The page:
Do you ever find yourself writing out endless to-do lists with the same things on, staying late to finish work because you haven’t had time in the day, or wishing you just had more time! There are countless courses, blogs and books about time management. Is it the biggest con - leading us all to believe that we can manage time? We cannot manage time, but we can manage what we do with our time. Therefore, it is not time management it is time prioritisation that we need to look at. Guess what? If you really want to do something you will find the time.
“Either you run the day, or the day runs you” – Jim Rohn.
There are things that we can control: our activity and our self-talk (our inner dialogue: what we say to ourselves). We have direct control over how much activity we actually do in a day, how much time is spent procrastinating versus getting the job done. We can also control our inner dialogue which affects the mood we are in and how pro-active we are that day. If we are sitting there thinking that we are not going to get the task done, or meet our target, then the likelihood is that we will probably not. Our self-talk has a huge influence over our actions.
There are also things we can influence, like interruptions. You can’t control the people who are interrupting you but you can manage expectations. When someone asks you for help what do we normally say? Yes. We need to learn to say “I am busy now but I can help you at 3pm.” Or if you are managing/mentoring a new person asking them to write down 10 questions before they come and interrupt you so that reduces the number of interruptions to 1 instead of 10 separate occasions.
We need to realise that there are some things that we just have to accept – we can’t change the number of hours in a day, what the weather is doing or other people’s perceptions. Every person has had an alternative experience, comes into work in a different mood and has had emotional conditioning not like yours. We need to accept that we can’t control their perception but we can influence it by the information we give them, exposing their self-talk and the way we treat them.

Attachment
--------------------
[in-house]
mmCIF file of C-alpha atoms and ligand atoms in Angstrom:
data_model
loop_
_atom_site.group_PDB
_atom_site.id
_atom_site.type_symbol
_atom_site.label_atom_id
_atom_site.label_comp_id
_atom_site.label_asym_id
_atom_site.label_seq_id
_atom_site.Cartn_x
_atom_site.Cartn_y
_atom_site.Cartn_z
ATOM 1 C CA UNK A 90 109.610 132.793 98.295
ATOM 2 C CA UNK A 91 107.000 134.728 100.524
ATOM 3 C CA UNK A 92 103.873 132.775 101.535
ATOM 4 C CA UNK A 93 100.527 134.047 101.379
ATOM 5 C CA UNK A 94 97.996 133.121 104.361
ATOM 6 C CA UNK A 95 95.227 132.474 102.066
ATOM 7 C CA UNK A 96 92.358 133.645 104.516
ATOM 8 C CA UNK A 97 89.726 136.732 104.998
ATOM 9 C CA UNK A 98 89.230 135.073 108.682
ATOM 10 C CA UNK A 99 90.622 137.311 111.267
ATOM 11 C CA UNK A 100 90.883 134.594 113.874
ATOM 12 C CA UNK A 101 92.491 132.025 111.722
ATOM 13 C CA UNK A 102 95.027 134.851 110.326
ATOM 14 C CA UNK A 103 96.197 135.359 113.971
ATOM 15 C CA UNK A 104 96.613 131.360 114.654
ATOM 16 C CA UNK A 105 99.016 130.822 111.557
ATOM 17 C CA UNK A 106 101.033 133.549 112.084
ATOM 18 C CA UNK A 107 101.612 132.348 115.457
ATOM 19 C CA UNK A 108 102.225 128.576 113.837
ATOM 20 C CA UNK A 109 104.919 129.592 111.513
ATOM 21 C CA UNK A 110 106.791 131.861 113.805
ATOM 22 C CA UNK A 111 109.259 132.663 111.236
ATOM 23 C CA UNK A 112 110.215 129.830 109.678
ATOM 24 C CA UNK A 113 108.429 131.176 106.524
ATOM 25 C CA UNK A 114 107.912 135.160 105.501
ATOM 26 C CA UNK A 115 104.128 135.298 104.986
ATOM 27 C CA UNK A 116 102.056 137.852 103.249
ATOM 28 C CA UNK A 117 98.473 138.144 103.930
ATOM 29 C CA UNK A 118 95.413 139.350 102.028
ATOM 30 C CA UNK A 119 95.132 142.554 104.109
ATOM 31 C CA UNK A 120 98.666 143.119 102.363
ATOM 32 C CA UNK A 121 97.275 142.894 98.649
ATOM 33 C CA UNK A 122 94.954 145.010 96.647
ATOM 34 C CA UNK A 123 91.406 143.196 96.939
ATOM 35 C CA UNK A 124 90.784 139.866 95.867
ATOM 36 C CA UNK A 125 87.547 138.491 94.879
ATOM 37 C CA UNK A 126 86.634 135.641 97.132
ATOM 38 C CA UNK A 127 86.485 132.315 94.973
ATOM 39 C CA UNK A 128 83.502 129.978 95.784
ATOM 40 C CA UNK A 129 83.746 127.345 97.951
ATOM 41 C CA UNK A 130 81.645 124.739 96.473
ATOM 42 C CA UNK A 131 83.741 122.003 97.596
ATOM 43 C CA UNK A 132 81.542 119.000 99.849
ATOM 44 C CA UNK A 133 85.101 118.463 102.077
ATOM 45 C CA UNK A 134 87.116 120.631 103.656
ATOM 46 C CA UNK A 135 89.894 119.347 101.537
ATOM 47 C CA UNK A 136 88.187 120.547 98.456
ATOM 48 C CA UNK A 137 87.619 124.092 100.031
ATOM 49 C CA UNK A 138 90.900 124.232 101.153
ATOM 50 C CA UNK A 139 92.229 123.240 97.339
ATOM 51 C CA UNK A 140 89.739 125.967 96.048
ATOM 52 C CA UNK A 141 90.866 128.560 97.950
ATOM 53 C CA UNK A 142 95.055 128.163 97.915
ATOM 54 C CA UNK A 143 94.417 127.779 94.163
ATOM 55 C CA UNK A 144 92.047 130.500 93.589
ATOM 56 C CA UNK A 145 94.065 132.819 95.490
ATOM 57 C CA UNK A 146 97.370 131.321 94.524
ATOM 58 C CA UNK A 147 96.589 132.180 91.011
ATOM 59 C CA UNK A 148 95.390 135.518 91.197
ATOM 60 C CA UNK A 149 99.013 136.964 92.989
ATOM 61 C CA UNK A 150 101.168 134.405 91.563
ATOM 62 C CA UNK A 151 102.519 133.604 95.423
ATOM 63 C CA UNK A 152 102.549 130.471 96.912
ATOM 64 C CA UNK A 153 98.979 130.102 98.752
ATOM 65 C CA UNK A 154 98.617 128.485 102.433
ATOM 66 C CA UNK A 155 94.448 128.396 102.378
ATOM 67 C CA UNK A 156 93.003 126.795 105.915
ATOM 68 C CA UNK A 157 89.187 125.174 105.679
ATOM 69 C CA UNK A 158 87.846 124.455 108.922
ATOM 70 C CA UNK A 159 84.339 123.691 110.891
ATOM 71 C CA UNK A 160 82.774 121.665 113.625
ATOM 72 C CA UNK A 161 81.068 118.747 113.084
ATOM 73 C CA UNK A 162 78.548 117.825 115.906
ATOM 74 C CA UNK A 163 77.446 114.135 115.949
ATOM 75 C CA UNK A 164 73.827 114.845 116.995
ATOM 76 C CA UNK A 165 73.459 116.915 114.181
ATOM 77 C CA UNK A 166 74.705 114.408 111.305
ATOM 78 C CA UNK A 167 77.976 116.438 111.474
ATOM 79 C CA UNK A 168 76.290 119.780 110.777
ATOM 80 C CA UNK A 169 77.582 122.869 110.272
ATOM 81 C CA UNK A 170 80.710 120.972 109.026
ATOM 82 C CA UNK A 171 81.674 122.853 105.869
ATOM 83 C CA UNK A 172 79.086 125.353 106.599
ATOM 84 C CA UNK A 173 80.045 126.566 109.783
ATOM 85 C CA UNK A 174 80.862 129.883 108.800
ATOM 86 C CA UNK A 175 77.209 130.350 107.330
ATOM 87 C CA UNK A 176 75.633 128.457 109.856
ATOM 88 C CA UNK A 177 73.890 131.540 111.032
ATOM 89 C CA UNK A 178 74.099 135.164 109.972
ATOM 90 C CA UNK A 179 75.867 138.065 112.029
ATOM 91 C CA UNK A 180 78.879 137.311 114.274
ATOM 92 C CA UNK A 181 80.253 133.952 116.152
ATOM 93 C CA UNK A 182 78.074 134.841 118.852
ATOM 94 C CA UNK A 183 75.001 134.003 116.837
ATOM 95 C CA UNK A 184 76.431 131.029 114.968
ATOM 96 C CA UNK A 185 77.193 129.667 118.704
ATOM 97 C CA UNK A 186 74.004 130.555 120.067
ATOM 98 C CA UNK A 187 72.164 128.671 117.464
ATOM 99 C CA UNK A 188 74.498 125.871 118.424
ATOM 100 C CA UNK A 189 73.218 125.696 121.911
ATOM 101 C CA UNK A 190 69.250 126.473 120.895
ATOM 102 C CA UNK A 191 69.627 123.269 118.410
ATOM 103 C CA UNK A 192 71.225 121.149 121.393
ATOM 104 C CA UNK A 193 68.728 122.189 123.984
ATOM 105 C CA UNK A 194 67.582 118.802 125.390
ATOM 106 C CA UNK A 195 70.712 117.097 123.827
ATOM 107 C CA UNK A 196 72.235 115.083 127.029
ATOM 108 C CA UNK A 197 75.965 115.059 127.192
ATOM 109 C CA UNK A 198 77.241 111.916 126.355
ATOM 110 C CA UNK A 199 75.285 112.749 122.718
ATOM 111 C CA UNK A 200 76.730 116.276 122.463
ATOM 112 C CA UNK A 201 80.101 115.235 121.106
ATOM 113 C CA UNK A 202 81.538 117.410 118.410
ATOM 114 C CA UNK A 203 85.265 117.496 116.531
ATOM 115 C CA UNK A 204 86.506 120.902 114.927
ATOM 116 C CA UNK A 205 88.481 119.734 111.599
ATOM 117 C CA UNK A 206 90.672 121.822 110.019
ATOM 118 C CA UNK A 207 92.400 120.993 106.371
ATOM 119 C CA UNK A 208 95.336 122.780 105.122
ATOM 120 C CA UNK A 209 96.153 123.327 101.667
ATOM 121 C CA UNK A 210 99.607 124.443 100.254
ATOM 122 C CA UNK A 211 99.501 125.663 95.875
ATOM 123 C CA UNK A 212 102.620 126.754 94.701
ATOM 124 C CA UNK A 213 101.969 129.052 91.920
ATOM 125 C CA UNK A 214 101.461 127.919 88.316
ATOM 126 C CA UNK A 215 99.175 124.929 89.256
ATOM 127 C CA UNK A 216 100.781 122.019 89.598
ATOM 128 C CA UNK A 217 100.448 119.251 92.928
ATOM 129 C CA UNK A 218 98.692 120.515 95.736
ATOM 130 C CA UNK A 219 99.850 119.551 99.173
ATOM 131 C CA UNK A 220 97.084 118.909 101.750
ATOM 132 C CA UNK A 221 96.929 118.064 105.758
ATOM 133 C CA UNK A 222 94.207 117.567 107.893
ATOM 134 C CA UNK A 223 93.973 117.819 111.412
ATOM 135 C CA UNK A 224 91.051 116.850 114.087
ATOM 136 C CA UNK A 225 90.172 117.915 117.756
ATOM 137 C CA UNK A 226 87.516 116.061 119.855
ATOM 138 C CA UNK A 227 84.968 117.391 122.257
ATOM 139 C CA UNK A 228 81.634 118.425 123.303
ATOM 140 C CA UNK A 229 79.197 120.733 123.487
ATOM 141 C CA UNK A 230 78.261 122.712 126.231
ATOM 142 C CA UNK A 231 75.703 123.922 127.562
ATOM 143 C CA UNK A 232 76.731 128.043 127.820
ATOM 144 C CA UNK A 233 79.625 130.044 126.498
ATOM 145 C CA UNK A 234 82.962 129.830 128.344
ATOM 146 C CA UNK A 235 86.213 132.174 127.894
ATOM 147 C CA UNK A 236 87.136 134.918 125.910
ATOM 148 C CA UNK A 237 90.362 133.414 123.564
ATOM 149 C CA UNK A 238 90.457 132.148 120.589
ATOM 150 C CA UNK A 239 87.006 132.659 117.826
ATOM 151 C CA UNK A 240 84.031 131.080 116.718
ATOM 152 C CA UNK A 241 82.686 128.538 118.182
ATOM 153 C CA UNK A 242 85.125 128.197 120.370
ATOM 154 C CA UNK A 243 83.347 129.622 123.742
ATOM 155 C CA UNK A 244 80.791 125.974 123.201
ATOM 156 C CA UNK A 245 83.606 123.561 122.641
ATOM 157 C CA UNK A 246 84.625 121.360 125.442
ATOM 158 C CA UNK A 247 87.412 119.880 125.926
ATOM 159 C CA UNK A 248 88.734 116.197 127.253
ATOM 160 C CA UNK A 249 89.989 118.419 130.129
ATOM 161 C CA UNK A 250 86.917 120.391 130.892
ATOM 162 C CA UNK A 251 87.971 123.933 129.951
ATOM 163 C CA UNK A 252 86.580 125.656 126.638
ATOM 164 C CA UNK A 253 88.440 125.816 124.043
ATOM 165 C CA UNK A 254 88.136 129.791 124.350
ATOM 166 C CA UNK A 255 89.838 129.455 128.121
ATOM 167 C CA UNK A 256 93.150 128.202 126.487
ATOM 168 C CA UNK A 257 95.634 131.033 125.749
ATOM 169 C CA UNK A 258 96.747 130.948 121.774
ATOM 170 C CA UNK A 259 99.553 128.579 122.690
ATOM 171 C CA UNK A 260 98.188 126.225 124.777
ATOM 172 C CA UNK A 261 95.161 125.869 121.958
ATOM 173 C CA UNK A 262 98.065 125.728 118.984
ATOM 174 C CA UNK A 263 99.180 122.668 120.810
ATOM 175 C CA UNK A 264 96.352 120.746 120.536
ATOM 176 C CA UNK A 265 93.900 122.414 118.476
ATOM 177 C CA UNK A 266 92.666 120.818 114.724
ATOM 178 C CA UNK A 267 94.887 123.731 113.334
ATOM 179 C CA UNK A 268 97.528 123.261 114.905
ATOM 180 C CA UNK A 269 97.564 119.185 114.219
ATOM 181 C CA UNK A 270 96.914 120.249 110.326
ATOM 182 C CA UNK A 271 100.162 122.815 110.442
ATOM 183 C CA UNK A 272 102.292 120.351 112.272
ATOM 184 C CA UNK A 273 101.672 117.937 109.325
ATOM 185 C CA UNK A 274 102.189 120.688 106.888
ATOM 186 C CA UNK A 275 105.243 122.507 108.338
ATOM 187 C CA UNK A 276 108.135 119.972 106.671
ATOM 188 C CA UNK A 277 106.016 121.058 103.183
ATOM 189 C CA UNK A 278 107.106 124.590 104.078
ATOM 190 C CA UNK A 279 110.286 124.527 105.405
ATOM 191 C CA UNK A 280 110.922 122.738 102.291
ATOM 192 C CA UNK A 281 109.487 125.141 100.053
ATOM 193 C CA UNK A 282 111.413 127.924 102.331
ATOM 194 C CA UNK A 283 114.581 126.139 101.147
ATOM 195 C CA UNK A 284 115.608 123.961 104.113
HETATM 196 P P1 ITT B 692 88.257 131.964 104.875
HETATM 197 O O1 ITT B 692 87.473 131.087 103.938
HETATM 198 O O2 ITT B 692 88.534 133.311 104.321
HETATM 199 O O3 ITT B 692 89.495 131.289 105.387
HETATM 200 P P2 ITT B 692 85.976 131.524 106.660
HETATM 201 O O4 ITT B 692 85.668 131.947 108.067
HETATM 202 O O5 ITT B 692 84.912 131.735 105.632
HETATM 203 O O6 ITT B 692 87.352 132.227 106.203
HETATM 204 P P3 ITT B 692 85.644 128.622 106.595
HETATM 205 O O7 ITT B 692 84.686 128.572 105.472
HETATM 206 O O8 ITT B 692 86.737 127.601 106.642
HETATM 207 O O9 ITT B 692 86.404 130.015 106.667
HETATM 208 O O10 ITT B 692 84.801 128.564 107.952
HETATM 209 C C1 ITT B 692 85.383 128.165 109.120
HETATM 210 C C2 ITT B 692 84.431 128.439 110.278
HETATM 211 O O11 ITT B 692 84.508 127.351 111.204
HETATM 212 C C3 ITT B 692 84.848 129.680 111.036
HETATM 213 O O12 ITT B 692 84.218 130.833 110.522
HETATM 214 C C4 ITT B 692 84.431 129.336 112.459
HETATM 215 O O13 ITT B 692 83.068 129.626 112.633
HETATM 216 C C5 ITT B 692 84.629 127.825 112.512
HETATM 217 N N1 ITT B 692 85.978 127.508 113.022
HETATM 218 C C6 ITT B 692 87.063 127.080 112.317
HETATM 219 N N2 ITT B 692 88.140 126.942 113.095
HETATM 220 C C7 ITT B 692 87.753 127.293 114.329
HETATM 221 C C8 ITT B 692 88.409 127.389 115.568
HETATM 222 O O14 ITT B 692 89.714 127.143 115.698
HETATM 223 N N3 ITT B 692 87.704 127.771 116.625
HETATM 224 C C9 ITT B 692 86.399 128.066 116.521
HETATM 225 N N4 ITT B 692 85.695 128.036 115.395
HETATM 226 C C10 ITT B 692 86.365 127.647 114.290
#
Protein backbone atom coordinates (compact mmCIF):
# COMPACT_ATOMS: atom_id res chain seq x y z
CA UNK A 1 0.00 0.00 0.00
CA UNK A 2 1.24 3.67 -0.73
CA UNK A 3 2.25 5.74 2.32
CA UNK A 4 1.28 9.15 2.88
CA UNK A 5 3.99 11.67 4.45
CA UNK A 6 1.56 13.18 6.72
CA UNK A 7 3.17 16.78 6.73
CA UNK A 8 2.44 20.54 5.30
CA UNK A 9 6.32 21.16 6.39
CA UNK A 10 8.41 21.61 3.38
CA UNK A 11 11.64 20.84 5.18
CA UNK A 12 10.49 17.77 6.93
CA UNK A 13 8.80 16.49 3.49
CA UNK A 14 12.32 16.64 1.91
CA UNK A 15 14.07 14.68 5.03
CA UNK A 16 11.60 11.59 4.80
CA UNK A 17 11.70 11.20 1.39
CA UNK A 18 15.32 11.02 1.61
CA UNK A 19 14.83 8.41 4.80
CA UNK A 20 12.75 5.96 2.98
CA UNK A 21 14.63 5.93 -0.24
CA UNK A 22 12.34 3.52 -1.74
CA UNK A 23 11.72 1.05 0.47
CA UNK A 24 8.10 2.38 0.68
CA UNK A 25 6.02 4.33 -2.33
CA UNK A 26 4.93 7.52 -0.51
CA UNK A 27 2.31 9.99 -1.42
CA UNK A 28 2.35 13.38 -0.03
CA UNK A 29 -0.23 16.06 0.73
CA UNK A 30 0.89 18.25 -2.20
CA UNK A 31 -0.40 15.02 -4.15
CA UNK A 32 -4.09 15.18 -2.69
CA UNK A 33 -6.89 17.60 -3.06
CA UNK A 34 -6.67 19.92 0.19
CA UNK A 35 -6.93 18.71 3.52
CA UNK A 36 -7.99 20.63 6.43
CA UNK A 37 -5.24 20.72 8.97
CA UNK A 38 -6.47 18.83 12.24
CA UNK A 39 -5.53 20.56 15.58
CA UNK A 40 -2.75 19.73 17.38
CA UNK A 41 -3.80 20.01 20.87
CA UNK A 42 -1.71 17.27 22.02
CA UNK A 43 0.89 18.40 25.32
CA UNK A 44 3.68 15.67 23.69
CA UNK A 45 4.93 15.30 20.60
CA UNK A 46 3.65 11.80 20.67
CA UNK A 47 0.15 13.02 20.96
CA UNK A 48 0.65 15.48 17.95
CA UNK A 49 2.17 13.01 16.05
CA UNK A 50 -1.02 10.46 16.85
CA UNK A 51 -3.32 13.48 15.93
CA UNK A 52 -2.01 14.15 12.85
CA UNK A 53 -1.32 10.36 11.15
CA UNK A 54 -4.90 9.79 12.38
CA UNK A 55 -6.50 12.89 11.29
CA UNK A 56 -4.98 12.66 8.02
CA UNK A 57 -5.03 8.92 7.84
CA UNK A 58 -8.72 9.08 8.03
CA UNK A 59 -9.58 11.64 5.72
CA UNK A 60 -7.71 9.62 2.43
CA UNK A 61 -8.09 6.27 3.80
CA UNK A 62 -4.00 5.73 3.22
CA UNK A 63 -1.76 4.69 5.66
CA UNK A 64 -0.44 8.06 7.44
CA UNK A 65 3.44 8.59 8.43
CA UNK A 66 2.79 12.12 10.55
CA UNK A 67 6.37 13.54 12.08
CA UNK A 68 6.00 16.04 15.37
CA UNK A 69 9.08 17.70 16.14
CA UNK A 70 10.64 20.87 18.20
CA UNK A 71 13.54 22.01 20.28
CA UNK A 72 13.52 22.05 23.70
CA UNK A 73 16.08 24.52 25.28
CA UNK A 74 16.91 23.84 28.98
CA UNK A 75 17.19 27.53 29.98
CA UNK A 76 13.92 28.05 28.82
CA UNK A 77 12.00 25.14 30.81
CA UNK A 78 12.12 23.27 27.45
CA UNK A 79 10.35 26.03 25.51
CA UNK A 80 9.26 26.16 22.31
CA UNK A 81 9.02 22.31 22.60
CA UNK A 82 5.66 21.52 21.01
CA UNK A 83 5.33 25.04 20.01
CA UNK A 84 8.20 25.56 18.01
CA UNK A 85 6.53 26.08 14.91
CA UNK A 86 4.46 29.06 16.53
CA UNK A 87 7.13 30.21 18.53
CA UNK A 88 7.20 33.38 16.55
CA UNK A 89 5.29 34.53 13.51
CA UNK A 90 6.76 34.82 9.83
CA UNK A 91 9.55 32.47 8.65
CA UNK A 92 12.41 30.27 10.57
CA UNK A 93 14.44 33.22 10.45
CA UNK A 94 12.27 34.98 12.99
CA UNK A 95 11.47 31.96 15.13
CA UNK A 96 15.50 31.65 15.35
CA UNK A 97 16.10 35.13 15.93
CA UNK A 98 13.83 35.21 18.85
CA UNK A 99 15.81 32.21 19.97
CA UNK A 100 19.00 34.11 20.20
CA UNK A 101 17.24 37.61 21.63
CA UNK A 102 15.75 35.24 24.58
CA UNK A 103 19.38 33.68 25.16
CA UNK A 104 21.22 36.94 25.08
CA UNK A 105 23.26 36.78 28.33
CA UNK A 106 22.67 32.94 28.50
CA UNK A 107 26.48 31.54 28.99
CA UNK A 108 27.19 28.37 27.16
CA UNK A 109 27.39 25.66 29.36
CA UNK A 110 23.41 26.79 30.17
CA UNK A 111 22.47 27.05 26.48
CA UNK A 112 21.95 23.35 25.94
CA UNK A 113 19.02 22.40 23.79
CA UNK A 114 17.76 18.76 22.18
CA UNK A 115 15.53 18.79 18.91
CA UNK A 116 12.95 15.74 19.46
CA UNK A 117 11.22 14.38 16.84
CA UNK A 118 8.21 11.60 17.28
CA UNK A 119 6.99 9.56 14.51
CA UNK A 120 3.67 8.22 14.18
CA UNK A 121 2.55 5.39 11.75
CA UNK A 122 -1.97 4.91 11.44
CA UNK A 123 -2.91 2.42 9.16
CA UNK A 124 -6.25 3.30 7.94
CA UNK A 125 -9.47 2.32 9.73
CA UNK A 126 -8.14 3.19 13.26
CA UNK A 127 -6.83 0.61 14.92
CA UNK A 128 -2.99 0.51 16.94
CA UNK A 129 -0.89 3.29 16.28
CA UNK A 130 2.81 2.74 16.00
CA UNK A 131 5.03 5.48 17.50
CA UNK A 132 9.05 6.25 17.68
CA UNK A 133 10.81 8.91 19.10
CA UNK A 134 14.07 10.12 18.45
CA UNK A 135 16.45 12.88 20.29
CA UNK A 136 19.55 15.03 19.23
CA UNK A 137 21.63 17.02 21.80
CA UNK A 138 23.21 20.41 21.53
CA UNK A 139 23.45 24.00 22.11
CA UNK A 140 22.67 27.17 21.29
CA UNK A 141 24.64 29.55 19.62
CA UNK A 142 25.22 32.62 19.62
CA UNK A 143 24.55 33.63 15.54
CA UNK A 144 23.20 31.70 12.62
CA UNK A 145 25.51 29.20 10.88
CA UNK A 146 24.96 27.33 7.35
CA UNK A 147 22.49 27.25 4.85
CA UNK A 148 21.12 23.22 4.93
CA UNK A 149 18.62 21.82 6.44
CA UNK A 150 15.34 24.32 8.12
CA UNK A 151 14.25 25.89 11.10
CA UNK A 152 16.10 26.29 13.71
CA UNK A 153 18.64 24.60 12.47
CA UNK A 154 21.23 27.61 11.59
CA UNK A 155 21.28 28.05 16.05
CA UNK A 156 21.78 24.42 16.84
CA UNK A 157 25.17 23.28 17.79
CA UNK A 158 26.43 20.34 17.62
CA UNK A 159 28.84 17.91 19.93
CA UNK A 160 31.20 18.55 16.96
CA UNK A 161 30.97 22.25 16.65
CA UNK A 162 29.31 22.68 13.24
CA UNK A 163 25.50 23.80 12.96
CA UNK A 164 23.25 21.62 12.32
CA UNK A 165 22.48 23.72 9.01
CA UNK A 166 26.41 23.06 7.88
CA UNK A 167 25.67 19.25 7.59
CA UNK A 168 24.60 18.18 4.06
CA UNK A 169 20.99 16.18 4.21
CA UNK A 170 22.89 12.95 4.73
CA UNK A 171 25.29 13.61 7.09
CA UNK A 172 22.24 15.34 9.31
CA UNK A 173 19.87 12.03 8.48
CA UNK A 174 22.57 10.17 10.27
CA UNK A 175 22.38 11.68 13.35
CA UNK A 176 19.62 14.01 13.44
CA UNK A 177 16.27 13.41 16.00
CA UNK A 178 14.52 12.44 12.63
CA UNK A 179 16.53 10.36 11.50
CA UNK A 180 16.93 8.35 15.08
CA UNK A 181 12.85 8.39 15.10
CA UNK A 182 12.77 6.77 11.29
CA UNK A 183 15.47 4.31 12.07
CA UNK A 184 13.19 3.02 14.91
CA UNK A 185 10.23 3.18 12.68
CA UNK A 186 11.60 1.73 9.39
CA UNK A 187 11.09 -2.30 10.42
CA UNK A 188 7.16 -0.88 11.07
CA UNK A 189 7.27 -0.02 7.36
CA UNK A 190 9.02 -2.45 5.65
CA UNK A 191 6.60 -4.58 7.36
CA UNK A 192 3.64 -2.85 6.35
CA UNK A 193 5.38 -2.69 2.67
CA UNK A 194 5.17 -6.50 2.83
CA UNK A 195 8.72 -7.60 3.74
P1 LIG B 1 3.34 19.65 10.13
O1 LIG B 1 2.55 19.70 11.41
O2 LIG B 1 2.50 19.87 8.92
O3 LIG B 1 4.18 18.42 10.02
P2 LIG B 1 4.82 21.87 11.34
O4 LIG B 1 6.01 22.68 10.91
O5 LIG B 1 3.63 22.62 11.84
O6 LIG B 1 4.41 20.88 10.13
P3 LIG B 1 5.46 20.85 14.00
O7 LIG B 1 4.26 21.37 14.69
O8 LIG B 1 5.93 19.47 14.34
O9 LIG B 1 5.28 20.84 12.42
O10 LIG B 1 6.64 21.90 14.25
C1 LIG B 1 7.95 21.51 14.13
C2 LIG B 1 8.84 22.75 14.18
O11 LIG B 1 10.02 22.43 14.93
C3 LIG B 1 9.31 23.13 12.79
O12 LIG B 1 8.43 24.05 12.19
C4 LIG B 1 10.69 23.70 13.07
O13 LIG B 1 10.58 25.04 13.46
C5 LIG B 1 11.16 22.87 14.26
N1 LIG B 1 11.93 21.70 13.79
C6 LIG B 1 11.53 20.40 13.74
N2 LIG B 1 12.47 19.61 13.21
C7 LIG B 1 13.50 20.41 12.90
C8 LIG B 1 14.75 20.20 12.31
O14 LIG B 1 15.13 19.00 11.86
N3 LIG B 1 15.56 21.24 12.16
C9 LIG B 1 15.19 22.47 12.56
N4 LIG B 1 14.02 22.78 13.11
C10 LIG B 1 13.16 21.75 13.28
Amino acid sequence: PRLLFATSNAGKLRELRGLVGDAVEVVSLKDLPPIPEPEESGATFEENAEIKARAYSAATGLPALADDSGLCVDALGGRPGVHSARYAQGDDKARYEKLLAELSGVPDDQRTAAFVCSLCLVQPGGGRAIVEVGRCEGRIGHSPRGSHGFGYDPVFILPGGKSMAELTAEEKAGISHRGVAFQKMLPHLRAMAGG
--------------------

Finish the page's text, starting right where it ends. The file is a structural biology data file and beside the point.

This is the CIA rule – what can you control, what can you influence and what do you just have to accept.
Making a schedule helps to be more effective with your time – what did we all have at school? A timetable. Who still makes themselves one? The most effective people plan their week ahead of time and block in all the immovable tasks, they then slot in the things they need to do that week. Block out time for unforeseen jobs and interruptions.
“The key is not to prioritise what’s on your schedule but to schedule your priorities” – Stephen Covey.
If you are making a to-do list put dates by each task as to when you need to complete that task by, and block the time into your diary so you know when you do have time to do it. Rather than it being an ongoing list of things to do that you never seem to have time to do it becomes a helpful tool.
So, to be more effective with your time – make a schedule and stick to it, control your self-talk, manage expectations of people around you and accept that some things are out of your control, so don’t waste your energy worrying about them.